N-of-1 Methods and their Contribution to Systematic Reviews and Meta-analyses

  • Author / Creator
    Punja, Salima
  • Background: N-of-1 trials are prospectively planned, multiple crossover evaluations, conducted in individual patients. Evidence shows that a range of designs and statistical methods have been applied to N-of-1 trials. This thesis helps to provide a comprehensive understanding about the methodology and reporting of N-of-1 trials by synthesizing all published evidence. Furthermore, while the primary objective of N-of-1 trials is to assess treatment response in individual patients, this thesis explores whether any secondary benefits can be derived from N-of-1 trials and the data they generate. Given the number of N-of-1 trials conducted in the area of attention deficit/hyperactivity disorder, this condition was chosen as the clinical model explored in the thesis. Objectives: i) To provide a systematic overview of published N-of-1 trials; ii) To assess how N-of-1 trials that have been conducted to assess the same interventions for the same conditions, using identical outcome measures can be aggregated in order to yield group estimates of treatment effect; and iii) To assess how N-of-1 trials can be combined with RCT data into a single meta-analysis. Methods: A series of systematic reviews were conducted in which each review consisted of a thorough search strategy, an assessment of inclusion of primary studies, a risk of bias assessment and either a qualitative or quantitative synthesis of data. A second reviewer was involved in all reviews. Results: This thesis found that N-of-1 trials have been conducted in over 50 conditions, and that the majority of published N-of-1 trials are published as a series. Our findings also indicate that N-of-1 trials can be meta-analyzed across participants in order to yield population treatment effect estimates. Furthermore, we found that combining N-of-1 trials with RCT data into a single meta-analysis, impacts both the magnitude and precision of overall treatment effect estimates. Conclusions: This thesis examined the potential for N-of-1 trials beyond their primary purpose of providing estimates of individual treatment effectiveness and demonstrates a method of aggregating N-of-1 trials across participants as well as with RCT evidence. Clinical and research recommendations on how to move this field forward have been provided.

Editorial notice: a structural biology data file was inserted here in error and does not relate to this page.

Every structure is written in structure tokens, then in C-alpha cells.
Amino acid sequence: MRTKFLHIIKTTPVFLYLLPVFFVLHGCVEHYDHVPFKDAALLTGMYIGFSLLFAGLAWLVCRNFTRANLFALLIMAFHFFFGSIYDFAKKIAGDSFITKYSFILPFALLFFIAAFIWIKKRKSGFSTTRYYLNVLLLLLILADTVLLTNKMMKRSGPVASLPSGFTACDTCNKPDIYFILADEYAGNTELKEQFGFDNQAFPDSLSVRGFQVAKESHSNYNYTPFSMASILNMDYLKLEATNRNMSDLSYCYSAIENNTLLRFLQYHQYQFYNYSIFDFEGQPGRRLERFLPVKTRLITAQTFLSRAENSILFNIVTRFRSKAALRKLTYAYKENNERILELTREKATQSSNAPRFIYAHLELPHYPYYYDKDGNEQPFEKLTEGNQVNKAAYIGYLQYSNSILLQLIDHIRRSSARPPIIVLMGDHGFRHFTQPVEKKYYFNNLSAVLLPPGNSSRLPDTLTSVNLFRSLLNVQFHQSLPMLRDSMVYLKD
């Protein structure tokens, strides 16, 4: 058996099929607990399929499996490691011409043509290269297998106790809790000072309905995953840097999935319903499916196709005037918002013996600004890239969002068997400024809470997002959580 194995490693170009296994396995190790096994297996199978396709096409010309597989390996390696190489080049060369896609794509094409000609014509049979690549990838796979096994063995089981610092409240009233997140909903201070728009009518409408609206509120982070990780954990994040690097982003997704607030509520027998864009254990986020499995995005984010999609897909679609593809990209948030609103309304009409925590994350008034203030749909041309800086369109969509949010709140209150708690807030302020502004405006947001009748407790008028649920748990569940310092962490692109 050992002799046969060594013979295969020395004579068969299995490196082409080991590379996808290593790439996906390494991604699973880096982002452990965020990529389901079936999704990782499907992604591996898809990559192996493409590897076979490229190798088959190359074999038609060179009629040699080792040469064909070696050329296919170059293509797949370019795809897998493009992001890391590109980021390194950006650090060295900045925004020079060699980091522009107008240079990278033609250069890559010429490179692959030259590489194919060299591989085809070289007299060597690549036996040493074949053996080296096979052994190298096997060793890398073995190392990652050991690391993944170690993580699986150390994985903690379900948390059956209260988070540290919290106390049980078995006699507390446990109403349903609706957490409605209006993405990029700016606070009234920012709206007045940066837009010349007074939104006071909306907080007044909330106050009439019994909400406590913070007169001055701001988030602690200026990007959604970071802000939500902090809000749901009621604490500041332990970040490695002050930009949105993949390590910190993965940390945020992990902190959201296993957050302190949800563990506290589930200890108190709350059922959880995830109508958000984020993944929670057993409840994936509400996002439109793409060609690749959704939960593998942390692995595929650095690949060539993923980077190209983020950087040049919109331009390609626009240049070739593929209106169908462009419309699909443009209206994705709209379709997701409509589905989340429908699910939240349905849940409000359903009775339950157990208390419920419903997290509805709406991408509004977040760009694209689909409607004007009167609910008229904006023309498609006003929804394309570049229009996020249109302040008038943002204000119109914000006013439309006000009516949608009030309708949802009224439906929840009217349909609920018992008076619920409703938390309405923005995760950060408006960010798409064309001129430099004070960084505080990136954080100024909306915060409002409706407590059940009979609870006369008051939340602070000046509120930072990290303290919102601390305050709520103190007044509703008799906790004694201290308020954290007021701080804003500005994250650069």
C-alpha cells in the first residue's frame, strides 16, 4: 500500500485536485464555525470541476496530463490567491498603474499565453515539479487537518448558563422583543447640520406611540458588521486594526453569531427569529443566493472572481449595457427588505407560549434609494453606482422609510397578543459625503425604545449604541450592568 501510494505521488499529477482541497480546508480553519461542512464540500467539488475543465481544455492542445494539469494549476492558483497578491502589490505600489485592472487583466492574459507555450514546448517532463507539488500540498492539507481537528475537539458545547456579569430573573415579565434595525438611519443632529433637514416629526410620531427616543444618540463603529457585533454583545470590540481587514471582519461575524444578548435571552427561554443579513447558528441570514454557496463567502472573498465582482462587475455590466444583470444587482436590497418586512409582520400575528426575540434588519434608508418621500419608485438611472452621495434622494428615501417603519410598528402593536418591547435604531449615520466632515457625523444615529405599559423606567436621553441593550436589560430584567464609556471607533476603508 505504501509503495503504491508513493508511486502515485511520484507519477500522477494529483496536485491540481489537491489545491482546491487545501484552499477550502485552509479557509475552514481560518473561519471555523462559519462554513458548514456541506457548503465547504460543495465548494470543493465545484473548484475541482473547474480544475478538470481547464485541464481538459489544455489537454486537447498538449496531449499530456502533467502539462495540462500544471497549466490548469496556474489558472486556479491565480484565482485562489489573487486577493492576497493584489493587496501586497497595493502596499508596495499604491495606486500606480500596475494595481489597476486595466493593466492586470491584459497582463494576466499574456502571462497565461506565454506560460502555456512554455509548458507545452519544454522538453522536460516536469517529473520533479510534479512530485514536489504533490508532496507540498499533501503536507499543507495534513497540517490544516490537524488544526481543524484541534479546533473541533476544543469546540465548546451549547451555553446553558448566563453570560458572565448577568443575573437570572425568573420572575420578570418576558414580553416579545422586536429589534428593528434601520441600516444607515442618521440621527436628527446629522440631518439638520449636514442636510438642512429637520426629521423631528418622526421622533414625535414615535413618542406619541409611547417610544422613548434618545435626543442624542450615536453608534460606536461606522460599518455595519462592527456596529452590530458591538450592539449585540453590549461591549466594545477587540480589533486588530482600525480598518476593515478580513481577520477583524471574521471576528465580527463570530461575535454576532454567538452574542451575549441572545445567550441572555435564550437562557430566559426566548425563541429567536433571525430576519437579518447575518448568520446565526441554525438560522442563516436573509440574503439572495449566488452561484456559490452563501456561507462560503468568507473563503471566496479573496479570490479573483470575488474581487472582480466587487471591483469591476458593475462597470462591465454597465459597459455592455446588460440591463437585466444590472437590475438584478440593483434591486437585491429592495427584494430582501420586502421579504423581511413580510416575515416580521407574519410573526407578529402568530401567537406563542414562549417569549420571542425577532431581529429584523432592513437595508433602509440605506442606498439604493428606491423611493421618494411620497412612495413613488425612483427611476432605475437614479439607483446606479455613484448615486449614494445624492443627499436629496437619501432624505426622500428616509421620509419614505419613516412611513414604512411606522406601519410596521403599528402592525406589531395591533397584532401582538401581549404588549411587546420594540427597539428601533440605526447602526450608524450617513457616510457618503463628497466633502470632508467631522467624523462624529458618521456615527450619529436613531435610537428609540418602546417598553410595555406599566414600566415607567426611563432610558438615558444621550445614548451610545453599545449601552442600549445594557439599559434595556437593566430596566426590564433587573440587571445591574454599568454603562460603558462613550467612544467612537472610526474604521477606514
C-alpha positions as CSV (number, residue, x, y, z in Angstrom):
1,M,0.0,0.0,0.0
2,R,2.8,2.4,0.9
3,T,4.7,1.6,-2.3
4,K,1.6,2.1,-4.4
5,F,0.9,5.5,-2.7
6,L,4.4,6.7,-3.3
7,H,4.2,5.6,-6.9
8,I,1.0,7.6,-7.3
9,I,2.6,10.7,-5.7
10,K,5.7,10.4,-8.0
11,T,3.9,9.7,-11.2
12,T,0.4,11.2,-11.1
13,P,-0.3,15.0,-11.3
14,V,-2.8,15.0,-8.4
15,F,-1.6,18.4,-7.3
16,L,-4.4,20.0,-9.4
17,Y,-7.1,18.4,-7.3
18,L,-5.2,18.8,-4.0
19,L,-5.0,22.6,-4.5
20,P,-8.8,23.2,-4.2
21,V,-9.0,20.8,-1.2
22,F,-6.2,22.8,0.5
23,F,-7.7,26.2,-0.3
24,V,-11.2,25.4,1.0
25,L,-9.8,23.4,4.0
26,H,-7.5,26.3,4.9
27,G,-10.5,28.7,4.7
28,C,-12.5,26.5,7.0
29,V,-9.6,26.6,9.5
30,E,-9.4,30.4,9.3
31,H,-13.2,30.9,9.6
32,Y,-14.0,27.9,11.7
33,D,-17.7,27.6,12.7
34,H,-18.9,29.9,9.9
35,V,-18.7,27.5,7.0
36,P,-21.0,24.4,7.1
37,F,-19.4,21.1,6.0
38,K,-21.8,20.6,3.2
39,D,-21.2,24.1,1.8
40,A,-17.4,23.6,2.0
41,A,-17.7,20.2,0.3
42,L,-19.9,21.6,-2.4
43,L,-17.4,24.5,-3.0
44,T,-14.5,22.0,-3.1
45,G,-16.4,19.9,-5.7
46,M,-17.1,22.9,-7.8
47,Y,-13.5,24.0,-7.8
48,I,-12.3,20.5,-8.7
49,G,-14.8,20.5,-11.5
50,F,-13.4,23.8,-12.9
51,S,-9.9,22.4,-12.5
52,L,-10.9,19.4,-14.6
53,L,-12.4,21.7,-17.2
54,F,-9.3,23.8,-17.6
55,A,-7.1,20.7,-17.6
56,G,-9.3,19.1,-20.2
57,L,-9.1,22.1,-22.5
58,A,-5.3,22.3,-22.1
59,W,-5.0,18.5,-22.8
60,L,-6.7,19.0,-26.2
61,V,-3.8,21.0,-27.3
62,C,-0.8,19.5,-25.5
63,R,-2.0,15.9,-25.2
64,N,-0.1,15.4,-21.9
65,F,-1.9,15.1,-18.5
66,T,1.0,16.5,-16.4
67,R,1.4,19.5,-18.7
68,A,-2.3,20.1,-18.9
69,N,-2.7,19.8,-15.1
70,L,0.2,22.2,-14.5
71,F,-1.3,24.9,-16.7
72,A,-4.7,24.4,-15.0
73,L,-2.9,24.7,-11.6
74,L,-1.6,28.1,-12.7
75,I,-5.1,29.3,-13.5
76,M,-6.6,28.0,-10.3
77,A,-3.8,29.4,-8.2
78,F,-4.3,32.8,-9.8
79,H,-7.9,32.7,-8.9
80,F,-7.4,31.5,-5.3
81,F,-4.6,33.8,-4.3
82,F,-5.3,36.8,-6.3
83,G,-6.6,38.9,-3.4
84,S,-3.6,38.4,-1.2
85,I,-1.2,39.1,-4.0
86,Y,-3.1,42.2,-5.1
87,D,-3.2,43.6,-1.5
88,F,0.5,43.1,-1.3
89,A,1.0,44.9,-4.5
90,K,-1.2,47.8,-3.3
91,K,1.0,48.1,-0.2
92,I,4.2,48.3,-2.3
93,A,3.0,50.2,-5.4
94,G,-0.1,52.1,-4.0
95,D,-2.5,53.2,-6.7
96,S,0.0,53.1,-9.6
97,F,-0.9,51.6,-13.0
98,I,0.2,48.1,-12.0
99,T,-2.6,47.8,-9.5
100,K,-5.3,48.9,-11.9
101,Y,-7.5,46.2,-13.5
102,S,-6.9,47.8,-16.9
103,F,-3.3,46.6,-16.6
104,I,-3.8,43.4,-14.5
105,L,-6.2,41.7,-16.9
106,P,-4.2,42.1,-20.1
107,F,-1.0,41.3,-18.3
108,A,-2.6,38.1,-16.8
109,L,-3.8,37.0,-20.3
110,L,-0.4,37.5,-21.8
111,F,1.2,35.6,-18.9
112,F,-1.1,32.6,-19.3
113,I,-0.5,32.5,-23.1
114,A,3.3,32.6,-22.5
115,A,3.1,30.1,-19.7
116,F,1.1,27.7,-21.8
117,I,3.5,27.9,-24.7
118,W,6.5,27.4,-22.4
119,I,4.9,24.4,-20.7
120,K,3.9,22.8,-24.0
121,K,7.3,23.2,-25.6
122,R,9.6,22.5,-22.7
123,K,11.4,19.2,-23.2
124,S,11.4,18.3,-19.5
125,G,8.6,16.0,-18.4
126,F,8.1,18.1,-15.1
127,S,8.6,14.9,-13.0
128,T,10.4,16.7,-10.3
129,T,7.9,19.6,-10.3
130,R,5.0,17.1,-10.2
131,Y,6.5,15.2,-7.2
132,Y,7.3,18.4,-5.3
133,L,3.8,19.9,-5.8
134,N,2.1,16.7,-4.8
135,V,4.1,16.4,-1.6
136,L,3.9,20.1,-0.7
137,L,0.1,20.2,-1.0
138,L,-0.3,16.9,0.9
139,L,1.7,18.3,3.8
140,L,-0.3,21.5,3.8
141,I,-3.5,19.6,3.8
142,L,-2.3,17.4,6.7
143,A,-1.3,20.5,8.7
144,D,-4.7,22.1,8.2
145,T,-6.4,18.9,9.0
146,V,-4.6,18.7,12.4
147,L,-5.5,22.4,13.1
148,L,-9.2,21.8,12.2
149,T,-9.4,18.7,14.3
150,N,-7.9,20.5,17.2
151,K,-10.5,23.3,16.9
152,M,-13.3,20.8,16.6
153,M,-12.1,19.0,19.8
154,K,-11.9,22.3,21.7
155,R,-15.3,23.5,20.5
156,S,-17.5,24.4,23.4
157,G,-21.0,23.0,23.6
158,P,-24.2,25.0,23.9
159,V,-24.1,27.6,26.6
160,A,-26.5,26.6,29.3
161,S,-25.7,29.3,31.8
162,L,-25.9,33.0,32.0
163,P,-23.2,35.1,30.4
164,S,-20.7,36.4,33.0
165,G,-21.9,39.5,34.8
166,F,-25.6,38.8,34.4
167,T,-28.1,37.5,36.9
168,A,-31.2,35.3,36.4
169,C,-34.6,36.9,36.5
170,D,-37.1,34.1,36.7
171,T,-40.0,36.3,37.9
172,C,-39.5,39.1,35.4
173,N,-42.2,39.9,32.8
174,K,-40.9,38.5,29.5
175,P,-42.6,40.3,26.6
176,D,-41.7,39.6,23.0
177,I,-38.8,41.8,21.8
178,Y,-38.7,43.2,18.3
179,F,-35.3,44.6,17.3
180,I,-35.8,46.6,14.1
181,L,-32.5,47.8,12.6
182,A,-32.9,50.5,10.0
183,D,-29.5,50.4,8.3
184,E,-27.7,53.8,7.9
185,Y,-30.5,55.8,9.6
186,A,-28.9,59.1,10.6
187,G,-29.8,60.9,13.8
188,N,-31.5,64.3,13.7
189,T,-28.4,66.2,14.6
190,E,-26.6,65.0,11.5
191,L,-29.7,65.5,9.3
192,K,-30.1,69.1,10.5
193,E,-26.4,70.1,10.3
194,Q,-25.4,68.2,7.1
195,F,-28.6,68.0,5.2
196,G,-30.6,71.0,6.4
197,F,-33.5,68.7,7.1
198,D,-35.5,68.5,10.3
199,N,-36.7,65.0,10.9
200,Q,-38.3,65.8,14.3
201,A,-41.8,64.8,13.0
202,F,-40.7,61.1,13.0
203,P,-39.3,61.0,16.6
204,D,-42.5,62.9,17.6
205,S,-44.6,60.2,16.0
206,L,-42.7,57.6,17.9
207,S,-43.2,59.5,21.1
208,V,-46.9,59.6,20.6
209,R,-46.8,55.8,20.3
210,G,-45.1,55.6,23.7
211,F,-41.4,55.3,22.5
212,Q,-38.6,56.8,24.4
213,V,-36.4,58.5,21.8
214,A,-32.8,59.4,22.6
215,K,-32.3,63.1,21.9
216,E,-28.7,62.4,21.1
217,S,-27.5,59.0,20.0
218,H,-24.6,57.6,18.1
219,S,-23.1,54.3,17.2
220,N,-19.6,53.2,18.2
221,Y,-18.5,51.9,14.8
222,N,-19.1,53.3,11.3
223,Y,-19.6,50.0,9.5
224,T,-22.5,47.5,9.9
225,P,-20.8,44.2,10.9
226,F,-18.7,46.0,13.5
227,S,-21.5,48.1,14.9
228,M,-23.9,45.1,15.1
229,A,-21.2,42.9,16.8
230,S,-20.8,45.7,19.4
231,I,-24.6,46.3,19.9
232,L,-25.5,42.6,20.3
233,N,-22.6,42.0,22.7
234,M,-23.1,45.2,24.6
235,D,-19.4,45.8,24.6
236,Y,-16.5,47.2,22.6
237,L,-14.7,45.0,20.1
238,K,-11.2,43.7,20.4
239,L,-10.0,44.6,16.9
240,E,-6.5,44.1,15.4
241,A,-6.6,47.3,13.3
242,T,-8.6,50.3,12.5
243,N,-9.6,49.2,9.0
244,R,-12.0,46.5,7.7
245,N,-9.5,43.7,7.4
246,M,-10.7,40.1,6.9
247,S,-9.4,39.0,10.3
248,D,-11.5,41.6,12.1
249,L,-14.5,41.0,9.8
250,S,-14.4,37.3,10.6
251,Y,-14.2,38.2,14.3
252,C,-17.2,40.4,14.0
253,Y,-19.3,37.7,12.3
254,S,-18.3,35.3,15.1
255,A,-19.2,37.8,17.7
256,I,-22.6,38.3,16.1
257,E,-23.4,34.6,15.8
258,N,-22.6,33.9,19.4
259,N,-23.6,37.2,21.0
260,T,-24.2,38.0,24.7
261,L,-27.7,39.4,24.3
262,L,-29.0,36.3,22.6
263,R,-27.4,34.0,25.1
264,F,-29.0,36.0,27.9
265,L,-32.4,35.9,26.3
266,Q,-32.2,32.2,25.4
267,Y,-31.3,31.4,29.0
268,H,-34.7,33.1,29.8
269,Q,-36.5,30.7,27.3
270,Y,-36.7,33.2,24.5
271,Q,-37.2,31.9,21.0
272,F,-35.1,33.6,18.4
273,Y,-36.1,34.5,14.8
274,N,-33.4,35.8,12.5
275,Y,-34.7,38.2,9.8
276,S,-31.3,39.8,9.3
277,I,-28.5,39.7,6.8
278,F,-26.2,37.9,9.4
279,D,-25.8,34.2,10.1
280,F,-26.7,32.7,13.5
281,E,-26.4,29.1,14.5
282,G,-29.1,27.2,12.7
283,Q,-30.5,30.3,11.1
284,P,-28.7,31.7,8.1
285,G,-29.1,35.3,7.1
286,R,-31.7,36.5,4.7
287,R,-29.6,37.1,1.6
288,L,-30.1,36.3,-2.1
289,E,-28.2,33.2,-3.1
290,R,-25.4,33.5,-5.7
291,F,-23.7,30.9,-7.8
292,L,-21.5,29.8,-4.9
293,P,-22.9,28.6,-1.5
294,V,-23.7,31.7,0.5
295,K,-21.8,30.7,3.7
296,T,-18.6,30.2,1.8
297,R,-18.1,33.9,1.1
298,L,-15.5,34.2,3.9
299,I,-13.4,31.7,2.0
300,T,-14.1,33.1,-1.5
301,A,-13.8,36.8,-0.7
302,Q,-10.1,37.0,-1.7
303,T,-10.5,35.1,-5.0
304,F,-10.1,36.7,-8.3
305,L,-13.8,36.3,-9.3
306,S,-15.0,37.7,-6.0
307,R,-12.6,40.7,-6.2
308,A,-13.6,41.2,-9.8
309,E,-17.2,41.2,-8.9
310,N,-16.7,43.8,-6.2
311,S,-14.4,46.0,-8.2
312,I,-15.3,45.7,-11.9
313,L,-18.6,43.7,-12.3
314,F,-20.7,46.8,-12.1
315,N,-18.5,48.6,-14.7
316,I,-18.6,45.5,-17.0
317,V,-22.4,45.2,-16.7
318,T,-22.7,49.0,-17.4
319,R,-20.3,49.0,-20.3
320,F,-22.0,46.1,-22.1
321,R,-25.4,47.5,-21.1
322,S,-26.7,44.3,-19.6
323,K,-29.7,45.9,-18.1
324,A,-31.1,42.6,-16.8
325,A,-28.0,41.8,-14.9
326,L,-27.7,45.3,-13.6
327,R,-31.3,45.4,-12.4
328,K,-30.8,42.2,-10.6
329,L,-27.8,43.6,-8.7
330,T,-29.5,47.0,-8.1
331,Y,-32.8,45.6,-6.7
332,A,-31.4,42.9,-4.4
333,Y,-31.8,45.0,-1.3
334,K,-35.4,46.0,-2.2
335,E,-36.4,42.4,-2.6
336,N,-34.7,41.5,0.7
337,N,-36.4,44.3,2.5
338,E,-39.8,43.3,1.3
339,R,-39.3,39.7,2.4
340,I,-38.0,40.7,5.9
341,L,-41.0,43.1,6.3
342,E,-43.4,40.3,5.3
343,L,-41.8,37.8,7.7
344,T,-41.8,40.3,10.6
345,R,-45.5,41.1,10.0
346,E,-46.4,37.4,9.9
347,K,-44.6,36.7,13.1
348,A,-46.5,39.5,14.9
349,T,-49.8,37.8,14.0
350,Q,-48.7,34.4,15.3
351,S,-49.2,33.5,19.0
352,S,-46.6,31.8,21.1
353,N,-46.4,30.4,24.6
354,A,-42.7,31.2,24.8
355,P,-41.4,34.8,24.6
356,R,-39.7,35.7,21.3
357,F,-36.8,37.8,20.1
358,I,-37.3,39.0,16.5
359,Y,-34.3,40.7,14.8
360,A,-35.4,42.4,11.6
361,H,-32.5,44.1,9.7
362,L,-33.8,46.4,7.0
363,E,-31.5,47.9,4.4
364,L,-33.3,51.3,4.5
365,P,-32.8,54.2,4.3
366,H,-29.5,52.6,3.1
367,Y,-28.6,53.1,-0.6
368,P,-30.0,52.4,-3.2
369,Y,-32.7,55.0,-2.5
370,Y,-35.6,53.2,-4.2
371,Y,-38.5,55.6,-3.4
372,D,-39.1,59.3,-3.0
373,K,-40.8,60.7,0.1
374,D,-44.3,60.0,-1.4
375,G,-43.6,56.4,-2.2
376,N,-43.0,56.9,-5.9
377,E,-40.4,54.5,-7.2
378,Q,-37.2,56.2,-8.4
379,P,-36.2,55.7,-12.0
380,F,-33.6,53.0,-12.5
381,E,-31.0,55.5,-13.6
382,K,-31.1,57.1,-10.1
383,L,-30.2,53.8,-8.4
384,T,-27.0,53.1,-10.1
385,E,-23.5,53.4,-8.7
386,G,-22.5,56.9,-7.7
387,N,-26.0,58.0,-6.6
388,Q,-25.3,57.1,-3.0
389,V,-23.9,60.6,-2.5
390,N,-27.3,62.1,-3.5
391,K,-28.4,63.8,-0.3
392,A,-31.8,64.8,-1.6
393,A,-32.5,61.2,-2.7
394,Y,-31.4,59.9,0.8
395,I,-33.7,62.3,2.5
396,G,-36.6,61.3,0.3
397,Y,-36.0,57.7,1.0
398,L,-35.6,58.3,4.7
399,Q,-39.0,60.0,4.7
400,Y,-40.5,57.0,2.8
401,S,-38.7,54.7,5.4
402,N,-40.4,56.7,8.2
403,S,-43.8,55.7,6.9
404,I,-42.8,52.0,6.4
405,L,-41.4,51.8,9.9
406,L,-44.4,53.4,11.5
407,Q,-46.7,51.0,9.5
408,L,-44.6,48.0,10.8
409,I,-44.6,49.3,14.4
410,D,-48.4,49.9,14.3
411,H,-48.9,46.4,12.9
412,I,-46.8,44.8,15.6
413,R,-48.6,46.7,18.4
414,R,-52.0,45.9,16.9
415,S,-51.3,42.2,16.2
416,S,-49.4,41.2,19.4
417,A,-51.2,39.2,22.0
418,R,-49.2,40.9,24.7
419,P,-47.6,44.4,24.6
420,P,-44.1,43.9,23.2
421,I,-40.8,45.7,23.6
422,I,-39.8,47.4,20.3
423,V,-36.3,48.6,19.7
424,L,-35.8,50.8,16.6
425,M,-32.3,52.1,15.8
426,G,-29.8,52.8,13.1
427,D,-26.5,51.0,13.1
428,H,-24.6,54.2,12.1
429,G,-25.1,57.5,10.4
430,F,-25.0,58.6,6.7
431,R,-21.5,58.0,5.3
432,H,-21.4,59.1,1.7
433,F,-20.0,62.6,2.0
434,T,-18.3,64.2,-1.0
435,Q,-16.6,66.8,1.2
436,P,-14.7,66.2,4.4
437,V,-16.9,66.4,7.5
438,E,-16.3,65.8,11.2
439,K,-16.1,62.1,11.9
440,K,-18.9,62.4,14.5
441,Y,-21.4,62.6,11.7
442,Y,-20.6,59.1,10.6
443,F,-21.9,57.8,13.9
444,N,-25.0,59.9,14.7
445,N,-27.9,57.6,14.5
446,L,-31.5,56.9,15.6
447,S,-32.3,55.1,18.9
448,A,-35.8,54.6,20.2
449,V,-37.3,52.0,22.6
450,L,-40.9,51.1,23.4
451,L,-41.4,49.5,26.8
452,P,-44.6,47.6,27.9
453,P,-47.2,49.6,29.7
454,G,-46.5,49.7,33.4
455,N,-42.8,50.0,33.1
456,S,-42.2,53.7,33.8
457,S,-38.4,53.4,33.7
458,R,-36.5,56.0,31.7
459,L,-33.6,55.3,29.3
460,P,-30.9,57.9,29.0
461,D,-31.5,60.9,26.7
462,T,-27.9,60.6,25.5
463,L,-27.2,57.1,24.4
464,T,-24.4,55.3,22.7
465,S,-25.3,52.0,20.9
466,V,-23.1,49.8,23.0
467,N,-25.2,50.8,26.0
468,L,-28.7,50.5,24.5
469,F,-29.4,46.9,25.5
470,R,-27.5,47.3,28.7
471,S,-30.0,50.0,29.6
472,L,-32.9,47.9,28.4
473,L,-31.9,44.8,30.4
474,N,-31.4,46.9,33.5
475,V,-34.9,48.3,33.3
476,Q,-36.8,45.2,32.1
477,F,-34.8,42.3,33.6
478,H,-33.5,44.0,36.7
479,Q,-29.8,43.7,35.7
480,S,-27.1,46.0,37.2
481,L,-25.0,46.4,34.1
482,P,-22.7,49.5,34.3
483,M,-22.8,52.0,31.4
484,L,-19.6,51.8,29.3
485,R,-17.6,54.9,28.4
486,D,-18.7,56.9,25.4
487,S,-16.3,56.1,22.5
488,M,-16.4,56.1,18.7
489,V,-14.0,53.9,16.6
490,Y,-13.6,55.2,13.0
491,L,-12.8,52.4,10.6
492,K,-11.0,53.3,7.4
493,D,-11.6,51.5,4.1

• Subjects / Keywords
  • Graduation date
  • Type of Item
  • Degree
    Doctor of Philosophy
  • DOI
  • License
    This thesis is made available by the University of Alberta Libraries with permission of the copyright owner solely for non-commercial purposes. This thesis, or any portion thereof, may not otherwise be copied or reproduced without the written consent of the copyright owner, except to the extent permitted by Canadian copyright law.
  • Language
  • Institution
    University of Alberta
  • Degree level
  • Department
  • Specialization
    • Experimental Medicine
  • Supervisor / co-supervisor and their department(s)
  • Examining committee members and their departments
    • Hartling, Lisa (Pediatrics)
    • Urichuk, Liana (Alberta Health Services)